on Oxford and Gerard Manley Hopkins
I don’t often think of Oxford - though I spent a total of eight happy years (out of my first thirty), on and off, in and around it - but, when I do, it is often triggered by Gerard Manley Hopkins. Maybe it is because I find in Hopkins a fellow soul - both in the way faith was for him both life-giving and a confinement, and also in his longing and creative expressions of another, and transcendent, world, drawing on wisdom from the past and the ‘book of nature’ of present and in-breaking creativity. Oxford at its best can be like that - not for nothing did Matthew Arnold famously name it ‘that sweet city with its dreaming spires’ that needs not summer ‘for beauty’s heightening’...
Oxford has raised up some brutal figures - including the rogues gallery of so many postwar British Prime Ministers - but, for some of us at least, walking its streets and breathing its air (even in the late year dampness of the Thames Valley!) is to walk with living ghosts with extraordinary minds, sensibilities, and open questions - in Oxford as a ‘Home of lost causes, and forsaken beliefs, and unpopular names, and impossible loyalties!’ as Matthew Arnold also put it.
Maybe that differing dreaming spirit - which variously helped form Wyclif, Shelley, and the Oxford Movement, to name but a few other subversives - is also connected to its medieval foundations. Medieval of course became a ‘boo’ word in European thought thanks to the different interests, successively, of the Reformations, the Enlightment and Modernity, but there was real loss. As a person, like Hopkins, partly formed by a much much deeper, wider and more diverse set of traditions, it is however possible to see or imagine other things. Such is the continuing living legacy of anglo catholicism (irrespective of denominational allegiance) where it keeps alive the Spirit and not the mere outer forms of its life and grace. That was part of Hopkins’ gift of ‘inscape’ and of the dynamic of his ‘sprung rhyme’. We might express it differently perhaps, but, for some of us at least, we also draw upon the inspiration of the giants who went before us.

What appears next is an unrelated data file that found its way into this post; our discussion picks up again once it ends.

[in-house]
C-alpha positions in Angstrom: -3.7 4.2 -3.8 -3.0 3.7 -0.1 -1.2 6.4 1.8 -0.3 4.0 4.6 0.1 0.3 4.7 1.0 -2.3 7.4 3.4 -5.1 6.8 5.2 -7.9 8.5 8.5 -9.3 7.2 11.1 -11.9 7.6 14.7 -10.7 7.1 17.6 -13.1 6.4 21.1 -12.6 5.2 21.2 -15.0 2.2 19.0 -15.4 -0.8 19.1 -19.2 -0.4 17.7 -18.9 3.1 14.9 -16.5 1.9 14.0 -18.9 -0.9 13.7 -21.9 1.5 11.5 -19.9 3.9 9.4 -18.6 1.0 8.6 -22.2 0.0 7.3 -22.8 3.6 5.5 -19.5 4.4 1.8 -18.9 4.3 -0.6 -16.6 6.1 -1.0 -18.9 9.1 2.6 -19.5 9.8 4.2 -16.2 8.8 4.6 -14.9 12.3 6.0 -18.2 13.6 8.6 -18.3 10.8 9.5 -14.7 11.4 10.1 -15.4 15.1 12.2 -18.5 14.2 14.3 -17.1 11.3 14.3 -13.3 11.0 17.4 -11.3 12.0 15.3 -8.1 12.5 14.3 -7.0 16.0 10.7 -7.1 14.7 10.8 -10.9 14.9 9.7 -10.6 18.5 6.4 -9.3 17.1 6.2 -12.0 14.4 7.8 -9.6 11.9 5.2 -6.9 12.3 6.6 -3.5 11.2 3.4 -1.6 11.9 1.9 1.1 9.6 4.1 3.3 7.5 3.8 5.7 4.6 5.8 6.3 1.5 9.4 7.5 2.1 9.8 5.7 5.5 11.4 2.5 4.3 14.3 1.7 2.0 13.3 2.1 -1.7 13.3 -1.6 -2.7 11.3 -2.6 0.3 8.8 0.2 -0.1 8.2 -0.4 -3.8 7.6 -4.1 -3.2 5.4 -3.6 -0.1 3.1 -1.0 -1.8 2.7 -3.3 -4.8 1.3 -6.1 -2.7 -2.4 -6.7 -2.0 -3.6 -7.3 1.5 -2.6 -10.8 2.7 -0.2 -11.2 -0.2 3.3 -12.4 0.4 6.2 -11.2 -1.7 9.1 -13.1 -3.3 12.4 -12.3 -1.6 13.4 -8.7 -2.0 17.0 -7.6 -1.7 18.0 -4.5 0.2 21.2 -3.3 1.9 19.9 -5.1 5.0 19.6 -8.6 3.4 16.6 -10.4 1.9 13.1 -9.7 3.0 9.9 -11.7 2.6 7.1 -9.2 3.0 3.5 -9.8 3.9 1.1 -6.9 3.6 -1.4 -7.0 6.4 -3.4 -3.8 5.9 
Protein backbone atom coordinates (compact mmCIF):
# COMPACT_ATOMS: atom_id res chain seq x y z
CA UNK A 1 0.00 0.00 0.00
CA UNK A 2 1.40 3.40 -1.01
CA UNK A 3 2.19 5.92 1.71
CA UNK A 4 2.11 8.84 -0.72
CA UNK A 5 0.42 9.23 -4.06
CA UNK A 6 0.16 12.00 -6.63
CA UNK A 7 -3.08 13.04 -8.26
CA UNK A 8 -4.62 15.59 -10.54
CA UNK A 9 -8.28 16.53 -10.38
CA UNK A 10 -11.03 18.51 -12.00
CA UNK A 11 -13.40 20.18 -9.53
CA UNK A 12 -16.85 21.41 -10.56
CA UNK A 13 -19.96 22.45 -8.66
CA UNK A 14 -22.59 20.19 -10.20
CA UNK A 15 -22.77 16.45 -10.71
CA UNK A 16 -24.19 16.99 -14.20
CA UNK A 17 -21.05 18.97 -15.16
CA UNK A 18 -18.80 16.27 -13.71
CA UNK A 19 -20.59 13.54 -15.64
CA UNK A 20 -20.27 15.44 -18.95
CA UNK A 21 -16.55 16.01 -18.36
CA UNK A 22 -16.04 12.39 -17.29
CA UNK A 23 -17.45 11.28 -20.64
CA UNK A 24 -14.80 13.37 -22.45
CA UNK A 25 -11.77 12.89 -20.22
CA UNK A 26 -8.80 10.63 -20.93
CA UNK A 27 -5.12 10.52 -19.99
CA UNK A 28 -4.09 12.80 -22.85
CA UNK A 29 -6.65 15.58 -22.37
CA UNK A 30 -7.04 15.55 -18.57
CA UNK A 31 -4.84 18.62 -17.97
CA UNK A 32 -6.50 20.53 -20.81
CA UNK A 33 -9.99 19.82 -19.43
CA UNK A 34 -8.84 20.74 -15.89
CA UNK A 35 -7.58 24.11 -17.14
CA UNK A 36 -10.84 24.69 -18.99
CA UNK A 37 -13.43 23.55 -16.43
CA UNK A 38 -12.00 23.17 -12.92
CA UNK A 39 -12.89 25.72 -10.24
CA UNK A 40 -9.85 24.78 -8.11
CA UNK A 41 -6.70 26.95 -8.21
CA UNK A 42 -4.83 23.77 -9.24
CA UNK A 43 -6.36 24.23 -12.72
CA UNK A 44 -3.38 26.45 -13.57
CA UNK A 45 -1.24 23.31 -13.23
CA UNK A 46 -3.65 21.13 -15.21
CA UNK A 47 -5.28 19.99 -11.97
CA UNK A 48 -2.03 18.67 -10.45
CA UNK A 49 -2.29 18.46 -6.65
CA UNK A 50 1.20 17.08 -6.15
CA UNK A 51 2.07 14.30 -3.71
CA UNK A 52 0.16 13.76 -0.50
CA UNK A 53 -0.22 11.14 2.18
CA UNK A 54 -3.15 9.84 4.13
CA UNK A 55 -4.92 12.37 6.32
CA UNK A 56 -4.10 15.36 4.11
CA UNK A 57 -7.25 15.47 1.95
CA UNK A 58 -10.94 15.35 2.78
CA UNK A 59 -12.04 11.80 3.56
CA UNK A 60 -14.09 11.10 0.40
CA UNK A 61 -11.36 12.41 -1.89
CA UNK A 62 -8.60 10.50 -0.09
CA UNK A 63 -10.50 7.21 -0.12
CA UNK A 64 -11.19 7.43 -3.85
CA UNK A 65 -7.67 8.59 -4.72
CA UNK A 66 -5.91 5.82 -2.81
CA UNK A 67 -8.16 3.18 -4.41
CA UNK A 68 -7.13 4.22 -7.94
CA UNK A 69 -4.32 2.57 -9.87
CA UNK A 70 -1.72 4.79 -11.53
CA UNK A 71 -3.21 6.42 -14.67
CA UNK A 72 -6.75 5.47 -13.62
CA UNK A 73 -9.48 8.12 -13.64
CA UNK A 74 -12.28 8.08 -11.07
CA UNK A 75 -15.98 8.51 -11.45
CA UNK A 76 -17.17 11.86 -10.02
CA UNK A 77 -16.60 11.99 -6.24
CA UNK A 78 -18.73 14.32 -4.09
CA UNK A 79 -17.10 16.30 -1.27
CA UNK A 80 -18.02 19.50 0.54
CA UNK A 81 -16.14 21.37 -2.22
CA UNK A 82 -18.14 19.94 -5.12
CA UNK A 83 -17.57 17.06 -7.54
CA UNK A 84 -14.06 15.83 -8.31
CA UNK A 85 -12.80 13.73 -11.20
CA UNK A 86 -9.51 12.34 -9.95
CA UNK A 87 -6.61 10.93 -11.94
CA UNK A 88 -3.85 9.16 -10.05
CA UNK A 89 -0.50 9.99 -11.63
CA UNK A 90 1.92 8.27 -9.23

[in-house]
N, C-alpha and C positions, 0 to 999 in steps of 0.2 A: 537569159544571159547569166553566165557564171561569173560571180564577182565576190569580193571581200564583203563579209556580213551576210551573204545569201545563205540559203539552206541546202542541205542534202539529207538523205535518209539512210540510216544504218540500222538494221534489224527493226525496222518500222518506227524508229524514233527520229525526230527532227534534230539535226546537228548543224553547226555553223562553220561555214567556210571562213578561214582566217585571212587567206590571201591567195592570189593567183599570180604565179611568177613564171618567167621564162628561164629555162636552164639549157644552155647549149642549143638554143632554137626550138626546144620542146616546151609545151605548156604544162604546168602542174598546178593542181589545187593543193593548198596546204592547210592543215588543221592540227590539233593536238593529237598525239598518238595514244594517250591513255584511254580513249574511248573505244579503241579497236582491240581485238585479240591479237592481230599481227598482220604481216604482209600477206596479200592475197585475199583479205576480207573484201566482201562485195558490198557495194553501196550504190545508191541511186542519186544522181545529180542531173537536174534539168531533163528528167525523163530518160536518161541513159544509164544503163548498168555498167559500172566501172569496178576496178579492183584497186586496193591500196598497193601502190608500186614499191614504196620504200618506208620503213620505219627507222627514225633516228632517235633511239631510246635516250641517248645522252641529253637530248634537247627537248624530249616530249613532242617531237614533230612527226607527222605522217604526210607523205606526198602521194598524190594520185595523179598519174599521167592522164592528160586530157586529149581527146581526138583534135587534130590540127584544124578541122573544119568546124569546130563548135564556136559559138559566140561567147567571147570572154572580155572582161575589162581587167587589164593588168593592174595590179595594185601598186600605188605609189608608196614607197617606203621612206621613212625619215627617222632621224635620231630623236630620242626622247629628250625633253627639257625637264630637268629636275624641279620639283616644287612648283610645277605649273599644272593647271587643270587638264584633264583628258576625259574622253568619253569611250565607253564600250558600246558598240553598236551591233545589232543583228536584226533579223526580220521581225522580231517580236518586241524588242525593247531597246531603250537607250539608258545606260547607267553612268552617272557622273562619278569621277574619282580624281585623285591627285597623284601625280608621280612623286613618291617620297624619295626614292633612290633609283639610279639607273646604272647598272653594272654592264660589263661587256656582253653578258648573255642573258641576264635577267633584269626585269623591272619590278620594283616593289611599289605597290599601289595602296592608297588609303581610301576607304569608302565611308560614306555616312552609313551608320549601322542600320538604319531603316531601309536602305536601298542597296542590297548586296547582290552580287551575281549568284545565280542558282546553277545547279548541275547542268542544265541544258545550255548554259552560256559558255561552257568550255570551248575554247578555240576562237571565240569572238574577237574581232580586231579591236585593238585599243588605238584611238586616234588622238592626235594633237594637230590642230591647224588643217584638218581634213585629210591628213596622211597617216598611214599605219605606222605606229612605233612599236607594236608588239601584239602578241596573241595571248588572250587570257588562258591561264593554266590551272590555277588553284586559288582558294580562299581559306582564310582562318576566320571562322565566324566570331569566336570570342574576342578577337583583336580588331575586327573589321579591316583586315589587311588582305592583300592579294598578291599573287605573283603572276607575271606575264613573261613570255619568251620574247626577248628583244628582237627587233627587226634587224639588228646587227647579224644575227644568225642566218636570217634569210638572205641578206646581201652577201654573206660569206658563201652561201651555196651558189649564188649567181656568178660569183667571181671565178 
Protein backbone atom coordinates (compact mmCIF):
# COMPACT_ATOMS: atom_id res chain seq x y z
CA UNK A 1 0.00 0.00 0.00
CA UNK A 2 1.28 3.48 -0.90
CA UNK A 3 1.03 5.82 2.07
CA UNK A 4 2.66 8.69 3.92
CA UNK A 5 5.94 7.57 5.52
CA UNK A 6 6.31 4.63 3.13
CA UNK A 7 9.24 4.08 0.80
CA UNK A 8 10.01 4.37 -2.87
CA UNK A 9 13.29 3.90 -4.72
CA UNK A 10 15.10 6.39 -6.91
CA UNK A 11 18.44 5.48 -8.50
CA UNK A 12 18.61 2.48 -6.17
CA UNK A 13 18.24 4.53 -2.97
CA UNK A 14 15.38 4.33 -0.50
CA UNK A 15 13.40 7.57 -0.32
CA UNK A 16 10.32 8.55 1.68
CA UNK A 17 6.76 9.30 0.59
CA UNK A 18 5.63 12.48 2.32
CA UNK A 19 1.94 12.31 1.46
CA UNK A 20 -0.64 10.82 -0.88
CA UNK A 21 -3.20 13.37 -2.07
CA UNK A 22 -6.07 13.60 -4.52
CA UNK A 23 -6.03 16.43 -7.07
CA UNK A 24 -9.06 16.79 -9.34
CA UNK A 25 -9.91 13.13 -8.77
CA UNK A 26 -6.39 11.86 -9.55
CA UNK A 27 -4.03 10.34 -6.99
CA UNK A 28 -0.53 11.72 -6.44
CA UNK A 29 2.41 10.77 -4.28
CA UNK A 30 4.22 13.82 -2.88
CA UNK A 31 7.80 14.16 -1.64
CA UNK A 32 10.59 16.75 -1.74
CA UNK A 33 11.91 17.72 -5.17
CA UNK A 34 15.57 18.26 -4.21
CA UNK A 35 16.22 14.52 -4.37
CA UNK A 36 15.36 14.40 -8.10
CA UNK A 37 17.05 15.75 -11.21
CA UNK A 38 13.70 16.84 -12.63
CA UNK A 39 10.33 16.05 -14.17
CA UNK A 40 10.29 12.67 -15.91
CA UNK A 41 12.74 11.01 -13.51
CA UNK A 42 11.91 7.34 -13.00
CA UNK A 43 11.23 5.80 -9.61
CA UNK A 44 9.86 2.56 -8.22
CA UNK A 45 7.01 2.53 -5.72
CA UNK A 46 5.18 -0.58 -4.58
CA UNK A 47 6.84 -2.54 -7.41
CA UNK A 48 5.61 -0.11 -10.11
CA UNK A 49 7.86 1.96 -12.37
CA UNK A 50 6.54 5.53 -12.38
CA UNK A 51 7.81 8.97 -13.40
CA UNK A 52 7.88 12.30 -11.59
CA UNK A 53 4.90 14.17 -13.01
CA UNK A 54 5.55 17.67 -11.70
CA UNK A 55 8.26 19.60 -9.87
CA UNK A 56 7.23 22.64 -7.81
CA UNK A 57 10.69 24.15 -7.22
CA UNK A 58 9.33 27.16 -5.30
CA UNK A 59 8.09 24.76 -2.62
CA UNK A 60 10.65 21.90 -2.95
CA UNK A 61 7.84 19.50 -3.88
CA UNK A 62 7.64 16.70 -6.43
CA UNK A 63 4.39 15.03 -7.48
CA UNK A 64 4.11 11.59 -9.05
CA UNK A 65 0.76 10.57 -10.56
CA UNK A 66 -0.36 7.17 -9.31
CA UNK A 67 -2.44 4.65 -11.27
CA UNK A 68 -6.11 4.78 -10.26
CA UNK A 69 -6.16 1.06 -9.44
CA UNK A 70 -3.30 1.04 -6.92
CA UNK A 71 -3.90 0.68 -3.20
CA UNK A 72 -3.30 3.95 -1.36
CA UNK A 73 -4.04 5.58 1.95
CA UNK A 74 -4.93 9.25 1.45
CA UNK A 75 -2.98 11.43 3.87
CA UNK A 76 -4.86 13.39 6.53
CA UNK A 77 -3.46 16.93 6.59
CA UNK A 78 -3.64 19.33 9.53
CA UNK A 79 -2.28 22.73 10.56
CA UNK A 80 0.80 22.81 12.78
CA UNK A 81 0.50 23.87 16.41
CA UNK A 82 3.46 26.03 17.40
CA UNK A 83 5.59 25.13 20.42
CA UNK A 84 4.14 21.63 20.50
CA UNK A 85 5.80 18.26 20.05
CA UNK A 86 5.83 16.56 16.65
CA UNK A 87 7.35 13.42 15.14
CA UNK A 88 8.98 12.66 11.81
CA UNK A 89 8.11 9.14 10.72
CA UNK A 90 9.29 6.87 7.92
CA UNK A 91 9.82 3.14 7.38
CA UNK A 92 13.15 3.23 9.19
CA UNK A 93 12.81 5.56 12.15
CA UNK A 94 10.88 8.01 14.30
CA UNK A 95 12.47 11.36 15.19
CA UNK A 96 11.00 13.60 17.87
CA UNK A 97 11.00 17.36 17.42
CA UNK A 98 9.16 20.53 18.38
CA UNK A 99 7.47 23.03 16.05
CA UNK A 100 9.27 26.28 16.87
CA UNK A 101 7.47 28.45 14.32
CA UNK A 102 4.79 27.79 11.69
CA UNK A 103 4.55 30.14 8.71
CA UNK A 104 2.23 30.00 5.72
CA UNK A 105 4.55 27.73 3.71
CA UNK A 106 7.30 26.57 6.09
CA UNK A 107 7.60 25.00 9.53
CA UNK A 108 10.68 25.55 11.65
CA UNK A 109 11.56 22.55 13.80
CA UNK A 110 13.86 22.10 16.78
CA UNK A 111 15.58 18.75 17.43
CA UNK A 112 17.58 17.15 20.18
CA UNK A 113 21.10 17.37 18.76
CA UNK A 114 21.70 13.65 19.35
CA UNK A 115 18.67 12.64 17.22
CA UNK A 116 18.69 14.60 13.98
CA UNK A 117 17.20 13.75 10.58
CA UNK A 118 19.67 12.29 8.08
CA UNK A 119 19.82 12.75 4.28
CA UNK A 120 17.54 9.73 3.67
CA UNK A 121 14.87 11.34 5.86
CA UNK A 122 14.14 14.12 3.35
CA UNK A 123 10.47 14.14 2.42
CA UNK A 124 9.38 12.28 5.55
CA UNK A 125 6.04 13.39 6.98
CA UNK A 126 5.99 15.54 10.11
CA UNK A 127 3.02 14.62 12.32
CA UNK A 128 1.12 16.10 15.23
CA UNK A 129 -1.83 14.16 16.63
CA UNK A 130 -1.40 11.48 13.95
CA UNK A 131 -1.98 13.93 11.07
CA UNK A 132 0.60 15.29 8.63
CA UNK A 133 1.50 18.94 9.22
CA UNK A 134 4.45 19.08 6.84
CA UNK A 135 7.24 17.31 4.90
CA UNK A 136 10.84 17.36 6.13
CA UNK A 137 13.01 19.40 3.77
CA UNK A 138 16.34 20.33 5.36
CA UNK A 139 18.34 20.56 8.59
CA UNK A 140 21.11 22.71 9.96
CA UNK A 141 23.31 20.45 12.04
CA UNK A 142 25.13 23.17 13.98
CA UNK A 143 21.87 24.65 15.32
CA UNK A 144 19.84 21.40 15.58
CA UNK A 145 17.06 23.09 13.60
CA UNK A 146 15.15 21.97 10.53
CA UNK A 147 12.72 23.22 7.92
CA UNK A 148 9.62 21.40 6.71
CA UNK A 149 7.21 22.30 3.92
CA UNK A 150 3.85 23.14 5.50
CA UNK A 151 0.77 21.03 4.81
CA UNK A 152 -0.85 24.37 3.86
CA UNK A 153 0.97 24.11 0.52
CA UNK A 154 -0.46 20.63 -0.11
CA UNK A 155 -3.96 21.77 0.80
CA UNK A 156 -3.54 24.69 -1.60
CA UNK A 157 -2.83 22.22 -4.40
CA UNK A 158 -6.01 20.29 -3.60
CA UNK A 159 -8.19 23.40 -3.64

I often used to think medieval history was not my bag, but some days I know that, like Hopkins, I breathe it inwardly still - for me, not least the 12th century Renaissance (so much richer, in my view, than the Reformations which still determine so many Western Christians), and I do wonder what might have happened to Christian Faith had the Franciscans, like Duns Scotus (Hopkins’ hero in this poem) and Bonaventure prevailed, with the further guidance of the great female mystics, and what might still happen to Western forms of Faith if we opened our eyes, ears, hearts and lives afresh to the greater depths and complexity of what we claim to inherit, as well as what we, urgently, need to learn from others…
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Jo Inkpin is an Anglican priest serving as Minister of Pitt St Uniting Church in Sydney, a trans woman, theologian & justice activist. These are some of my reflections on life, spirit, and the search for peace, justice & sustainable creation.